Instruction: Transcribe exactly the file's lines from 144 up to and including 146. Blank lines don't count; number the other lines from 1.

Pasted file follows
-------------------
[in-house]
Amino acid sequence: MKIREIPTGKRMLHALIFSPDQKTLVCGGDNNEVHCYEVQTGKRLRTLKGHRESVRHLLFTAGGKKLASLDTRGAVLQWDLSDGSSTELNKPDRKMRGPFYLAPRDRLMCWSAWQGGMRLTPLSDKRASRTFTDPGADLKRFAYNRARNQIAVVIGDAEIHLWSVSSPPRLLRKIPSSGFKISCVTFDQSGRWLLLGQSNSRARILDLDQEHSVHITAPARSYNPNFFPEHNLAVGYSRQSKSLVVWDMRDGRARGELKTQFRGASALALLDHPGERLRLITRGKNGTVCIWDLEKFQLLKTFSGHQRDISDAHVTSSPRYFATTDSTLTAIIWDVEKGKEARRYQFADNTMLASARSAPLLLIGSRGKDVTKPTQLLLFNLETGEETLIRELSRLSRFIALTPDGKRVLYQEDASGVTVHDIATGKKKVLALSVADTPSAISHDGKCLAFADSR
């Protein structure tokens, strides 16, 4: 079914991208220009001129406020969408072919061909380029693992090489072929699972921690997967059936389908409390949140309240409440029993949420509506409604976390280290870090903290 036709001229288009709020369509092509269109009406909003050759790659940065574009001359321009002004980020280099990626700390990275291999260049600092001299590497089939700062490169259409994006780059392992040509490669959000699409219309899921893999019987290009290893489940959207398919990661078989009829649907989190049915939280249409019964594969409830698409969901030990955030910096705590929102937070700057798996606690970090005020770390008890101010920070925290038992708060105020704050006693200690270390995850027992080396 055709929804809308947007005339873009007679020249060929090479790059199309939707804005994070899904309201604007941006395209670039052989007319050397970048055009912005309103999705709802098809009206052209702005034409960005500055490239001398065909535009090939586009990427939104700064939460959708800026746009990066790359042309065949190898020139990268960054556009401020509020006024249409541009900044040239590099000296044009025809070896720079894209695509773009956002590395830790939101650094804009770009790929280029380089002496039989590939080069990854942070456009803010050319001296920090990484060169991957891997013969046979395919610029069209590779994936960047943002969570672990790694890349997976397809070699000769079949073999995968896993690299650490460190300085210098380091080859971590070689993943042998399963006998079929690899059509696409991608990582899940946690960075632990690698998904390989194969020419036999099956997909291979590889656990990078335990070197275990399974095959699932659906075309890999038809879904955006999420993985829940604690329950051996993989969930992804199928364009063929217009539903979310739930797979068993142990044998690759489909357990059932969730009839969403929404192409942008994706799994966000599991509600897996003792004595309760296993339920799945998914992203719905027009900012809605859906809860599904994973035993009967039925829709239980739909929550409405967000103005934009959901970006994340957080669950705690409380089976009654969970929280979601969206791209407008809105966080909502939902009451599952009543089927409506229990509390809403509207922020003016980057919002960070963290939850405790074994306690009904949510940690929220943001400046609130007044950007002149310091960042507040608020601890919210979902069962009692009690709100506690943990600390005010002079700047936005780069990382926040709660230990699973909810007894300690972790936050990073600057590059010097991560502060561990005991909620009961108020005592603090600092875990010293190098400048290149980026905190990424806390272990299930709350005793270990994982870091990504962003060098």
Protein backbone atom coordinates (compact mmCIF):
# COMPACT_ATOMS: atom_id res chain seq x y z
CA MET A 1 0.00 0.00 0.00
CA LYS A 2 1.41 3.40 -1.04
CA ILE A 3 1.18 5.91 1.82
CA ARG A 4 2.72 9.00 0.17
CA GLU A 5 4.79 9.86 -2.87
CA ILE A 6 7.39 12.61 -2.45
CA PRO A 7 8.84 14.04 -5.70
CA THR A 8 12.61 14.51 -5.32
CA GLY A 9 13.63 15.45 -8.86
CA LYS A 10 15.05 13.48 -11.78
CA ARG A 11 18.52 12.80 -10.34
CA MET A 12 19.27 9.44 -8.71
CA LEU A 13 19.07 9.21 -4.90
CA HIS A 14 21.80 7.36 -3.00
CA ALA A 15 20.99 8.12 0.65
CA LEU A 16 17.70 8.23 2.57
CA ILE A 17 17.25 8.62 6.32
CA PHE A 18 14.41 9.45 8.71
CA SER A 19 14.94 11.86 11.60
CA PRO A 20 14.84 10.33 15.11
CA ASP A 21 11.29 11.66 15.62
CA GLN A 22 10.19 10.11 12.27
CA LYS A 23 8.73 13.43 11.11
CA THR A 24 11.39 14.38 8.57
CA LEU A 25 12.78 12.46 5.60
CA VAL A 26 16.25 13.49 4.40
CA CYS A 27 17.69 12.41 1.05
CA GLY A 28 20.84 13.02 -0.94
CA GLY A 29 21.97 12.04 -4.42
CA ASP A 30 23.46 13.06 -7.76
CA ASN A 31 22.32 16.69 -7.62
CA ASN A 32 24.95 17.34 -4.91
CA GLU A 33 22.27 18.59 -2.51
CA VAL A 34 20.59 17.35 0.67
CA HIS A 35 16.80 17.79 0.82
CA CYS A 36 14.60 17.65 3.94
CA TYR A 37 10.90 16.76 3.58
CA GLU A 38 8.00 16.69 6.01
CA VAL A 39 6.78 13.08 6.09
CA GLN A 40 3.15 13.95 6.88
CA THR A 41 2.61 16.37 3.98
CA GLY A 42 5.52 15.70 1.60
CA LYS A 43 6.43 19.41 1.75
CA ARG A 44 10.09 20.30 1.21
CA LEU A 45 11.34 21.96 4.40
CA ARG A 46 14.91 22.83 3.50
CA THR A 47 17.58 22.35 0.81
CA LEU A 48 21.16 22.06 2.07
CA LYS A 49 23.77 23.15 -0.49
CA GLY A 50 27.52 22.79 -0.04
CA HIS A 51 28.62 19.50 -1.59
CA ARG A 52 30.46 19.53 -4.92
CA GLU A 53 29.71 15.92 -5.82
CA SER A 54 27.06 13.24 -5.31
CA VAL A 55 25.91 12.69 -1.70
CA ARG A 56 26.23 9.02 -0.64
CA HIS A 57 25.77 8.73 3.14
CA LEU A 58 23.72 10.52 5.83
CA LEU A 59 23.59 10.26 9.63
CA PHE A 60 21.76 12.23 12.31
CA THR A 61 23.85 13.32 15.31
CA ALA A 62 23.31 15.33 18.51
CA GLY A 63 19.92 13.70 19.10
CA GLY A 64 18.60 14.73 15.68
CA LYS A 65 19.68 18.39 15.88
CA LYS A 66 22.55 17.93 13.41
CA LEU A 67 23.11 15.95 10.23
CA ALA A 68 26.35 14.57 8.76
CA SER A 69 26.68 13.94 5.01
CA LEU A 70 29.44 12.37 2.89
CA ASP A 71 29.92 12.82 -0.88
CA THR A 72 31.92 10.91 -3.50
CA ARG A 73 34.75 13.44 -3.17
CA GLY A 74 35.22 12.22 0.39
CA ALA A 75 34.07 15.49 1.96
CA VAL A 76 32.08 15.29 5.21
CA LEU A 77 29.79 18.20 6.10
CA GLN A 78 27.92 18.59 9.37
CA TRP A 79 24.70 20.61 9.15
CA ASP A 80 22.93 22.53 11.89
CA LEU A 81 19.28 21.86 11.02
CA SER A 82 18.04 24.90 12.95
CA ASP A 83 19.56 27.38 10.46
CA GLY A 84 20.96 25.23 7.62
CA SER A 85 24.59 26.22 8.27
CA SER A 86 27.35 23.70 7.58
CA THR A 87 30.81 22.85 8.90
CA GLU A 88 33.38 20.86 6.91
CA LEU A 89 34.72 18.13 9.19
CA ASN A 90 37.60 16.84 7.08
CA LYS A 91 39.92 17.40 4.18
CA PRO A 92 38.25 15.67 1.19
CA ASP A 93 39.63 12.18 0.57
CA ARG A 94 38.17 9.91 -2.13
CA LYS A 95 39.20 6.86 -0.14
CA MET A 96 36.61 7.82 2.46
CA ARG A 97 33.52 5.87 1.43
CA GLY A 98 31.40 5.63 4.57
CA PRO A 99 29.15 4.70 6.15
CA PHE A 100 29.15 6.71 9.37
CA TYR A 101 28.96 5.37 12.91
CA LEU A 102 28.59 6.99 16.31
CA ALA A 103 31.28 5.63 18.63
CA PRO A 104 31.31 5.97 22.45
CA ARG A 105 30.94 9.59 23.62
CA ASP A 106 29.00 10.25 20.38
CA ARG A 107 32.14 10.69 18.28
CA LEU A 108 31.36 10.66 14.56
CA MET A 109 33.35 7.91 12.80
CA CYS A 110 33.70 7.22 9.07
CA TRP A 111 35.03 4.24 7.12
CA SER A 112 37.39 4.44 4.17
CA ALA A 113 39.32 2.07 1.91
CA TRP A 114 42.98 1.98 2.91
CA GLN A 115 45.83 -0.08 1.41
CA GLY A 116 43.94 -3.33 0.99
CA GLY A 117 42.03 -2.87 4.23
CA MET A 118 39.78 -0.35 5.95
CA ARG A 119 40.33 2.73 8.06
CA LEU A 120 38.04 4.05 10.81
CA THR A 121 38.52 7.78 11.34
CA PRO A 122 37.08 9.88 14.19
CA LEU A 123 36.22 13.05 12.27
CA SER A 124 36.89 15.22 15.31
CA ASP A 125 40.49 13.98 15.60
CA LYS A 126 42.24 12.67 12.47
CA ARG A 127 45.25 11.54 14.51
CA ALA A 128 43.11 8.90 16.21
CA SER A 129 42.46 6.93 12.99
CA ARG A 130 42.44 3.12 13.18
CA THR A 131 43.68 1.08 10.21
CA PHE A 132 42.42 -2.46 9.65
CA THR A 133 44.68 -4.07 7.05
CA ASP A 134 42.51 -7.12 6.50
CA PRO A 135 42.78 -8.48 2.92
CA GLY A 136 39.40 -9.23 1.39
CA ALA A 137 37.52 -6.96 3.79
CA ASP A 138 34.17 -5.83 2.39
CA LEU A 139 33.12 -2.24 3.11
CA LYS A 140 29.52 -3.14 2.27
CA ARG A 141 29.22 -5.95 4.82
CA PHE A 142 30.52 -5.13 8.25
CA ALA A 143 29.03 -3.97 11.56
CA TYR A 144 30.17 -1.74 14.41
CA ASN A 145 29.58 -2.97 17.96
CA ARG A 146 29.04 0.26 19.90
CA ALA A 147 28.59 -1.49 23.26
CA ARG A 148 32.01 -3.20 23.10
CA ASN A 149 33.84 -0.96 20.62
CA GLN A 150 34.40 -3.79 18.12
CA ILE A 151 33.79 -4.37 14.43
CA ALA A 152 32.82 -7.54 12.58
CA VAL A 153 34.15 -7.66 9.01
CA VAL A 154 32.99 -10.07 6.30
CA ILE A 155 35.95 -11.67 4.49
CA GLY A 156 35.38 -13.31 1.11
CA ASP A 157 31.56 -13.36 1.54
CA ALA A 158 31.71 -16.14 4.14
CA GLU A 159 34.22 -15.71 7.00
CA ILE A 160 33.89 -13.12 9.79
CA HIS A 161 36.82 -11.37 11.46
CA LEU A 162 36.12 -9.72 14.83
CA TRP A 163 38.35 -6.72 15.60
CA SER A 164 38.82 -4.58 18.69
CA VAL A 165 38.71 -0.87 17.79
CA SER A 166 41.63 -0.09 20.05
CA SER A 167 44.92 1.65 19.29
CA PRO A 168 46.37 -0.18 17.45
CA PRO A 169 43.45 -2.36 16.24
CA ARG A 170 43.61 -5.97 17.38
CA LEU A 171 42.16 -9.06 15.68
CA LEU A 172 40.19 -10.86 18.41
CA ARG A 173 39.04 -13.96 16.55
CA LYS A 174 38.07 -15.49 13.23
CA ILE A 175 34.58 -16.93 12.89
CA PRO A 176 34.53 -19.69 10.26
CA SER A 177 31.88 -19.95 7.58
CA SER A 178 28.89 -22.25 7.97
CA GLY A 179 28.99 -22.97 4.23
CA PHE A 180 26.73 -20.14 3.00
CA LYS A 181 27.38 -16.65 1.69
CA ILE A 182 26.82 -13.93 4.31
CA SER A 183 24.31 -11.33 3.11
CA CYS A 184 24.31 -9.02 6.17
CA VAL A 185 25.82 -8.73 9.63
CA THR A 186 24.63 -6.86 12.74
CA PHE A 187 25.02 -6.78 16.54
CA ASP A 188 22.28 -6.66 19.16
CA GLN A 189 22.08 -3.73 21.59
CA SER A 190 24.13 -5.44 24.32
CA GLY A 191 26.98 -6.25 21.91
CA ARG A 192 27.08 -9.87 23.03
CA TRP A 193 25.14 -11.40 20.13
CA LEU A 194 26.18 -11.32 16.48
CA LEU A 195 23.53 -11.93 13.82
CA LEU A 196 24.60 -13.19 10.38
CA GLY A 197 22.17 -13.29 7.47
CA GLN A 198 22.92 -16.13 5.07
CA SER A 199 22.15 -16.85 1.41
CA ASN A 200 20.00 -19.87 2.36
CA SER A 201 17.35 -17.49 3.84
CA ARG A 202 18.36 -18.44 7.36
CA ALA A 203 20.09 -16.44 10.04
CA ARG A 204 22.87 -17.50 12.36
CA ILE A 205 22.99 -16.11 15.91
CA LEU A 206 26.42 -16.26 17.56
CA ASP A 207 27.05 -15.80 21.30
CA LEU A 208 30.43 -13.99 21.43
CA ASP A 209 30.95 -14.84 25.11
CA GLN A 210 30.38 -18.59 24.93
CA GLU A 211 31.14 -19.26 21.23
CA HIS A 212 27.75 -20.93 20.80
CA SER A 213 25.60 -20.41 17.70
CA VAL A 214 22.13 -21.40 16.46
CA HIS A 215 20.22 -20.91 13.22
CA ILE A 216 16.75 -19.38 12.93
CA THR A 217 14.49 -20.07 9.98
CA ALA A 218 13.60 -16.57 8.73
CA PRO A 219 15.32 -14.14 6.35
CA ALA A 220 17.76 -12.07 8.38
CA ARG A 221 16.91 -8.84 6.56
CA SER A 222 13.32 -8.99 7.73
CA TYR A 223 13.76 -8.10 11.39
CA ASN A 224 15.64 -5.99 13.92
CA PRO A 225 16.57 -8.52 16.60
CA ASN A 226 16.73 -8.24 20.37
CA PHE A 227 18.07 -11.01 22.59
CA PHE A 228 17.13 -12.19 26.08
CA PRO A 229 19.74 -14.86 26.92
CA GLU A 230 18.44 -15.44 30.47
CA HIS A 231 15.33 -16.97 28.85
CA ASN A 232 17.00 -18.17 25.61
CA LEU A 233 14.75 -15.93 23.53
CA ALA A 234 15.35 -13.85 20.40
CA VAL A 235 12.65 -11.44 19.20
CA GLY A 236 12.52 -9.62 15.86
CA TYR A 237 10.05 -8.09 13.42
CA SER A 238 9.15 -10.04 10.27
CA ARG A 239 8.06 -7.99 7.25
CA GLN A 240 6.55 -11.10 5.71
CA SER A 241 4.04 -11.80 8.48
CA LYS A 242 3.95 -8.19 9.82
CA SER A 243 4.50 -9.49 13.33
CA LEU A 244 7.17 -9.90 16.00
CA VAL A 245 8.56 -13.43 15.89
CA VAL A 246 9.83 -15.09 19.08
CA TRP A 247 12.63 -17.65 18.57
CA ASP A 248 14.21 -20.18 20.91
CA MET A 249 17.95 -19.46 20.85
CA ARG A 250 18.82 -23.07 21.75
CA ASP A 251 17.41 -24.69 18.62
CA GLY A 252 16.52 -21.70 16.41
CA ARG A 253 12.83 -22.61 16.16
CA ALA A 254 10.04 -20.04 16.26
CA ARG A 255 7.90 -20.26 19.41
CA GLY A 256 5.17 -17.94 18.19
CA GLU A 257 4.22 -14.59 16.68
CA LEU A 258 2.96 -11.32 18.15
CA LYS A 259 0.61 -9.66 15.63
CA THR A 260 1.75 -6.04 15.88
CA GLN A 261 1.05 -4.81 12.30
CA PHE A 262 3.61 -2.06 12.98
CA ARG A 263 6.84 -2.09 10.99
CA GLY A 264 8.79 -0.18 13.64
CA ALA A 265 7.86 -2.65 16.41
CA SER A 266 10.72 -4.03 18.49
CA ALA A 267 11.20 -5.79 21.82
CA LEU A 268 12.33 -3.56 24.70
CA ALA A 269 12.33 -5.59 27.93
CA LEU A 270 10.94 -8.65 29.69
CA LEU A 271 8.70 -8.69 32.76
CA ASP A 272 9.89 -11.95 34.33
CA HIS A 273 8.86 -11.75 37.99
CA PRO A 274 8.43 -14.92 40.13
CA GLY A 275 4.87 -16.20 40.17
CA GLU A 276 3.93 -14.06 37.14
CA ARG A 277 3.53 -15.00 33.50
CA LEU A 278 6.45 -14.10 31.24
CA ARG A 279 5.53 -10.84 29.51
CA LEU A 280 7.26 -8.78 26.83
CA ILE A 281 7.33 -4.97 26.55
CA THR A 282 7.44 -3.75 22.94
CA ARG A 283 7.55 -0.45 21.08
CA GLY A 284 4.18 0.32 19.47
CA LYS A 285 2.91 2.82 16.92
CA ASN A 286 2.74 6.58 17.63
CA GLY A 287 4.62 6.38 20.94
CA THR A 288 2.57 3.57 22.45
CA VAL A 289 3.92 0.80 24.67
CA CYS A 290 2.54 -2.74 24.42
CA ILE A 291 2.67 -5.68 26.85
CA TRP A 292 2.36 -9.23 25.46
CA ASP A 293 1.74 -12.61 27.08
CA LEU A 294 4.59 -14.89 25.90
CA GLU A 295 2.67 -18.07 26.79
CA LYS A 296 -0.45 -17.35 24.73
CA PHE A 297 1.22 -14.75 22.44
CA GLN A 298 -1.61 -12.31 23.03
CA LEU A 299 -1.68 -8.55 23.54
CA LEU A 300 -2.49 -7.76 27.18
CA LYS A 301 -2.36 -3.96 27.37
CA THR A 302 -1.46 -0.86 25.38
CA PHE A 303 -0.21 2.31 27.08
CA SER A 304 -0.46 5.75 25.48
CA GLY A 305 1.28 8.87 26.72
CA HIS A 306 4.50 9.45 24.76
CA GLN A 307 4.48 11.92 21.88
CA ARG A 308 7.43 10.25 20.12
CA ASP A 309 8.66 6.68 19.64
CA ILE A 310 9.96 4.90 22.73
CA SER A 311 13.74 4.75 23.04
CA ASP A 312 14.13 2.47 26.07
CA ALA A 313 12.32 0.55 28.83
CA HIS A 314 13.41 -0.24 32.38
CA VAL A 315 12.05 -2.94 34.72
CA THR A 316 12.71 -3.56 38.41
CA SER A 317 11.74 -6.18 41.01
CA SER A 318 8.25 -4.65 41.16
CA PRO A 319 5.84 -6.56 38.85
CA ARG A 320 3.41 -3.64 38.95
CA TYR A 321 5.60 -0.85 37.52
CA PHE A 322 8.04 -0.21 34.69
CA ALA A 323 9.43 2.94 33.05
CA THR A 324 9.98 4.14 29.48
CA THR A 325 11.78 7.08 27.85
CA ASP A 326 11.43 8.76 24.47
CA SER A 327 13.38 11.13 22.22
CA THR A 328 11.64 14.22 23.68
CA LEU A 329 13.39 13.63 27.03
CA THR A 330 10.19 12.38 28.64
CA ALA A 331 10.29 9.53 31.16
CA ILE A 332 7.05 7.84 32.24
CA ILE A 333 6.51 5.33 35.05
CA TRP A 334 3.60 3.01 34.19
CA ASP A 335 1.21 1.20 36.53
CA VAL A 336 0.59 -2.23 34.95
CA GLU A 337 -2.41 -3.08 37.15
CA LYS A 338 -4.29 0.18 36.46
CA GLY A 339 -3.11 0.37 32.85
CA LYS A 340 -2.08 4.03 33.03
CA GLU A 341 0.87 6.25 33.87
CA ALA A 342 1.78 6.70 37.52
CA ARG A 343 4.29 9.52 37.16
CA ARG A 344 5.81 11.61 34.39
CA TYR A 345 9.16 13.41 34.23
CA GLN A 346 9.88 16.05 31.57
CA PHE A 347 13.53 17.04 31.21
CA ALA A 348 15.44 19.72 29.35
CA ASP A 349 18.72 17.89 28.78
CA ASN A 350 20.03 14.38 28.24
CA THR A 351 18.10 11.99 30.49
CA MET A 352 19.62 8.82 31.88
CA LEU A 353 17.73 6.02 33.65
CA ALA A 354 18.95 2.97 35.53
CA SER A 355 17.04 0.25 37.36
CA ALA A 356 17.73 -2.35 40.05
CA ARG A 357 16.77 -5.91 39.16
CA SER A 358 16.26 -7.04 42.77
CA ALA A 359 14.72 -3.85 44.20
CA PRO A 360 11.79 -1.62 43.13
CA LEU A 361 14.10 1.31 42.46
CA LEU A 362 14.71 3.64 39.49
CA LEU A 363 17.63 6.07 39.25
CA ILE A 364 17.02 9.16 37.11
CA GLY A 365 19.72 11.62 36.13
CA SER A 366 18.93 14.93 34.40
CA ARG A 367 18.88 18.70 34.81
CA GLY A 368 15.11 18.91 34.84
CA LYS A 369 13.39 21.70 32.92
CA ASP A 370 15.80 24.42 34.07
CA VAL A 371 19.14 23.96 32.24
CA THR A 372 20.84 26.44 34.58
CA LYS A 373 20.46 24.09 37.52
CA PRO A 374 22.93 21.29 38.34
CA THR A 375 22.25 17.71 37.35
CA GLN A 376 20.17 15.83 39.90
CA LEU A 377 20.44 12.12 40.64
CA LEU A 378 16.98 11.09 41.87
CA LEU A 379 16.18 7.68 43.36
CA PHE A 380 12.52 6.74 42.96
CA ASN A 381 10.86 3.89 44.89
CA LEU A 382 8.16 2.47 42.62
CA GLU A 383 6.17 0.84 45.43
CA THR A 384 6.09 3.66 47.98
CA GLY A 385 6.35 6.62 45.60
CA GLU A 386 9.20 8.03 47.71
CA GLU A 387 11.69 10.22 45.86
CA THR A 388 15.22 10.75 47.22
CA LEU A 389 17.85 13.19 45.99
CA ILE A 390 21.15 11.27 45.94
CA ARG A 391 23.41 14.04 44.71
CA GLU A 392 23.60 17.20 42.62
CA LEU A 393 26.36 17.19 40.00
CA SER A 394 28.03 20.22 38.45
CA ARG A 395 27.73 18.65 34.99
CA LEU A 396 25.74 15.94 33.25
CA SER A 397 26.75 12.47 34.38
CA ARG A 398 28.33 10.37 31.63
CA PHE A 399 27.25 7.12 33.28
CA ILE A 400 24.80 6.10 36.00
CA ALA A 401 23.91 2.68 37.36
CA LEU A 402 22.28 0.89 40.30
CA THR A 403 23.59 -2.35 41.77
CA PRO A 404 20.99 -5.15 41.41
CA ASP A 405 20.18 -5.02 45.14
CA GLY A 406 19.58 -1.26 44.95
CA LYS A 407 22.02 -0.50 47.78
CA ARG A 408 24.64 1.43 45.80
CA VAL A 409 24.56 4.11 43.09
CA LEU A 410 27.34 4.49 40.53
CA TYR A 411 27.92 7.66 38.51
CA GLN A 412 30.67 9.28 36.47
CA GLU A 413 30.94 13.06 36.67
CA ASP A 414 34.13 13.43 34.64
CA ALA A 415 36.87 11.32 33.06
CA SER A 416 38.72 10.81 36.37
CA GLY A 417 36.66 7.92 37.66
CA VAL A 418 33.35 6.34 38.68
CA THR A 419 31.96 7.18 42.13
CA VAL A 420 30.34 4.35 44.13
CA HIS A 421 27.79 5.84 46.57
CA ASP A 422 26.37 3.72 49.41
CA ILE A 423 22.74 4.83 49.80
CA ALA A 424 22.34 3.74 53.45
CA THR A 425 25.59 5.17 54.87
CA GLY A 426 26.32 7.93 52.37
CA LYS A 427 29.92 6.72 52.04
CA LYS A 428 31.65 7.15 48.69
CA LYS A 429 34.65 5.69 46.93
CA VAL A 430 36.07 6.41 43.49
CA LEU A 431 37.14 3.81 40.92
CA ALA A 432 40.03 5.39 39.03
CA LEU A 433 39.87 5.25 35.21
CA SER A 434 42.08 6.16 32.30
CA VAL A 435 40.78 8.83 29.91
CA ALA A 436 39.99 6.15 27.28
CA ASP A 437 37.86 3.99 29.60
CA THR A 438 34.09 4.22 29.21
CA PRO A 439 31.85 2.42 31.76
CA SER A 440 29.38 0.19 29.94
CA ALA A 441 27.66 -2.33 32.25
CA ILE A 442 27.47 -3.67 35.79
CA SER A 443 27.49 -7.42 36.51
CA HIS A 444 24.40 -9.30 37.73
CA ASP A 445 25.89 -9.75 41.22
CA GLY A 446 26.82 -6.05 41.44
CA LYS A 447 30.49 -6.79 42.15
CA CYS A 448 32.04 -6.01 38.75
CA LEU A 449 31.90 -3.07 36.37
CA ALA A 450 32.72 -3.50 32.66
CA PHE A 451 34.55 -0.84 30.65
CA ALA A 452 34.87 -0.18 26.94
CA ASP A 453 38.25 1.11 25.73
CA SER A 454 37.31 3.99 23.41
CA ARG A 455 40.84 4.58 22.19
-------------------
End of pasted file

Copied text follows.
CA LEU A 139 33.12 -2.24 3.11
CA LYS A 140 29.52 -3.14 2.27
CA ARG A 141 29.22 -5.95 4.82